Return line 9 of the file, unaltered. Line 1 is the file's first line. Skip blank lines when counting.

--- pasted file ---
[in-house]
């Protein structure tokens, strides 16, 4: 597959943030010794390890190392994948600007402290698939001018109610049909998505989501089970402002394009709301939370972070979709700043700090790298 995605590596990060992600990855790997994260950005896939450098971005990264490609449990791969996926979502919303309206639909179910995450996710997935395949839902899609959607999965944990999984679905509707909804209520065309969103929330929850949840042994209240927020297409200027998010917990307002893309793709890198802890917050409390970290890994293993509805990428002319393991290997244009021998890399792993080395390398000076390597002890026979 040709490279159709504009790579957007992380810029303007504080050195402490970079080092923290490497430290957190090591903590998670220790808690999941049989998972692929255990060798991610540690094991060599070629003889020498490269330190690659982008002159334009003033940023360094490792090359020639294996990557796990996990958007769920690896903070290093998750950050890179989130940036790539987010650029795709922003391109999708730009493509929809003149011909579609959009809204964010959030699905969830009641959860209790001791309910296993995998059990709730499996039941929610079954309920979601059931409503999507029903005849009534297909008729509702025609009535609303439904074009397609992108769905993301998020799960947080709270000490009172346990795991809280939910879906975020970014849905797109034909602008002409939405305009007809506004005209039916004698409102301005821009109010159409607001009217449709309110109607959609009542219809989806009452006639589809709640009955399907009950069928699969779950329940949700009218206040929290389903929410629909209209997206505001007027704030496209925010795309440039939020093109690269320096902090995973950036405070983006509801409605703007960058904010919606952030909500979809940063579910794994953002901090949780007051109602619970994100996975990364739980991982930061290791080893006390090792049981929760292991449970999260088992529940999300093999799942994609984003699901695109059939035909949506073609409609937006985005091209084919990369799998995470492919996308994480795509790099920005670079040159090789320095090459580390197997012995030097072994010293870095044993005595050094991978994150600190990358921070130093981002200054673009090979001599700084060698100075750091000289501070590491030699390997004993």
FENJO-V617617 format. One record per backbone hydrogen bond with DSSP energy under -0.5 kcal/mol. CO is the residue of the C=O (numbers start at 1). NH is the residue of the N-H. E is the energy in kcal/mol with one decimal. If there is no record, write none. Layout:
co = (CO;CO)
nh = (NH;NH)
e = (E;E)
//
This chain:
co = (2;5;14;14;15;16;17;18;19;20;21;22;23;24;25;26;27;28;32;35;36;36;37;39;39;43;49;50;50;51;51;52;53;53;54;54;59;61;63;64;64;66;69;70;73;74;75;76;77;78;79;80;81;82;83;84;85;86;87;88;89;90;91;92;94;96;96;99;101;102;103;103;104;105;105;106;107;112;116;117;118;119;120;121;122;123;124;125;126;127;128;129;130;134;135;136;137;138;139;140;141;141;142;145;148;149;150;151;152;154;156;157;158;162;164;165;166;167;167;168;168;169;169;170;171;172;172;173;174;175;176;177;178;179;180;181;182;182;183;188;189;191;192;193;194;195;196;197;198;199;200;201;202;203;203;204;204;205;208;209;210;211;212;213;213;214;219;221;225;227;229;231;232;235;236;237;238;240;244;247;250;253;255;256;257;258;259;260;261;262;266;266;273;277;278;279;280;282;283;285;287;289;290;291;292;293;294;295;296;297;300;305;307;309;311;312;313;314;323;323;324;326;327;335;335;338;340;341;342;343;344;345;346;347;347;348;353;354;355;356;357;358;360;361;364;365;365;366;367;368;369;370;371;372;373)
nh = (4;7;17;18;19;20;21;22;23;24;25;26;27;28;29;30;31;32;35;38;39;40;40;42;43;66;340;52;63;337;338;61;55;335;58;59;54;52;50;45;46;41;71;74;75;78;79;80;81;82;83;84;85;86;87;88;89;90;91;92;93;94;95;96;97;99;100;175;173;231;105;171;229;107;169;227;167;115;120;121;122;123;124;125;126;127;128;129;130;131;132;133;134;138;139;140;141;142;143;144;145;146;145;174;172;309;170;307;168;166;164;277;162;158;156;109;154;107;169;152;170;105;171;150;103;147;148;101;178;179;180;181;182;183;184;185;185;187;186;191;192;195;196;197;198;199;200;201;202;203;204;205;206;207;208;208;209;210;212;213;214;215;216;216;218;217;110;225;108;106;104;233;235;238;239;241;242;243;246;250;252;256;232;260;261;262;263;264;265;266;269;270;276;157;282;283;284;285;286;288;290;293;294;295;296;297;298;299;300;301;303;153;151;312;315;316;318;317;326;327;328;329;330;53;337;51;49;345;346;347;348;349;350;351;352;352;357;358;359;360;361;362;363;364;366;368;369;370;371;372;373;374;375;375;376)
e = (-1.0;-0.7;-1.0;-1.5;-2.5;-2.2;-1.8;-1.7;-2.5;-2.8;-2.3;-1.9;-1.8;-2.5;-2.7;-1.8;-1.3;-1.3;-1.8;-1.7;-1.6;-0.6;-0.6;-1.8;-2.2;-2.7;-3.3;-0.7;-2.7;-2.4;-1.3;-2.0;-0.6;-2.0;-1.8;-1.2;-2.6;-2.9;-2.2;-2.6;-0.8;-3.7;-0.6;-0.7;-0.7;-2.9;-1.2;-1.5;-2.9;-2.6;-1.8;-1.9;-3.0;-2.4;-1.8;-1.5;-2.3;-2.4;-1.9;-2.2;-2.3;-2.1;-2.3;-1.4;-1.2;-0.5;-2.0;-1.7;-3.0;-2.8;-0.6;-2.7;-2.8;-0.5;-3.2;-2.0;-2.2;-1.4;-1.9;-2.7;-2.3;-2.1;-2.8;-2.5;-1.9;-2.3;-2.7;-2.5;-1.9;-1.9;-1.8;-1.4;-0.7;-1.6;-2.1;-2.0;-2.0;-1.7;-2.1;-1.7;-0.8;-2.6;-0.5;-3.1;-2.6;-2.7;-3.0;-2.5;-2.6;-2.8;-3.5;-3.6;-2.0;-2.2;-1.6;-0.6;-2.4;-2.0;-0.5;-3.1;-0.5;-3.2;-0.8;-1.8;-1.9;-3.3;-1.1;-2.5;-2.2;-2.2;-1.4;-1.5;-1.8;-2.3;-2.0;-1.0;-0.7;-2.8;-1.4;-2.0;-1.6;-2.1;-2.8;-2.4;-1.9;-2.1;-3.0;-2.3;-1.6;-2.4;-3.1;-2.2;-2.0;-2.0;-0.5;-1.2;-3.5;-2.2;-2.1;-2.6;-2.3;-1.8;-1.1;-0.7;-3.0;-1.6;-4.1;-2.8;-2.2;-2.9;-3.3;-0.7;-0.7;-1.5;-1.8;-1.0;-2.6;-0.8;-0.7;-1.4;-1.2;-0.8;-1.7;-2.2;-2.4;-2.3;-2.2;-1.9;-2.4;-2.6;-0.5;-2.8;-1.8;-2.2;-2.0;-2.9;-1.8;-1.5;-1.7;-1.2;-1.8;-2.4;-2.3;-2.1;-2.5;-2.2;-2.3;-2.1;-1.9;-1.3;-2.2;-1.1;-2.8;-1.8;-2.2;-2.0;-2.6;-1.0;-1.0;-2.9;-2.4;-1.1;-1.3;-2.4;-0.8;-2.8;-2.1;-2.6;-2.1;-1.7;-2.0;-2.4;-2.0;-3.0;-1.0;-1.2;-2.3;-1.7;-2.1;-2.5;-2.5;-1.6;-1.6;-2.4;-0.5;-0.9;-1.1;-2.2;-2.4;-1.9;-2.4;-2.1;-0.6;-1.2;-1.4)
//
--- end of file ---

co = (2;5;14;14;15;16;17;18;19;20;21;22;23;24;25;26;27;28;32;35;36;36;37;39;39;43;49;50;50;51;51;52;53;53;54;54;59;61;63;64;64;66;69;70;73;74;75;76;77;78;79;80;81;82;83;84;85;86;87;88;89;90;91;92;94;96;96;99;101;102;103;103;104;105;105;106;107;112;116;117;118;119;120;121;122;123;124;125;126;127;128;129;130;134;135;136;137;138;139;140;141;141;142;145;148;149;150;151;152;154;156;157;158;162;164;165;166;167;167;168;168;169;169;170;171;172;172;173;174;175;176;177;178;179;180;181;182;182;183;188;189;191;192;193;194;195;196;197;198;199;200;201;202;203;203;204;204;205;208;209;210;211;212;213;213;214;219;221;225;227;229;231;232;235;236;237;238;240;244;247;250;253;255;256;257;258;259;260;261;262;266;266;273;277;278;279;280;282;283;285;287;289;290;291;292;293;294;295;296;297;300;305;307;309;311;312;313;314;323;323;324;326;327;335;335;338;340;341;342;343;344;345;346;347;347;348;353;354;355;356;357;358;360;361;364;365;365;366;367;368;369;370;371;372;373)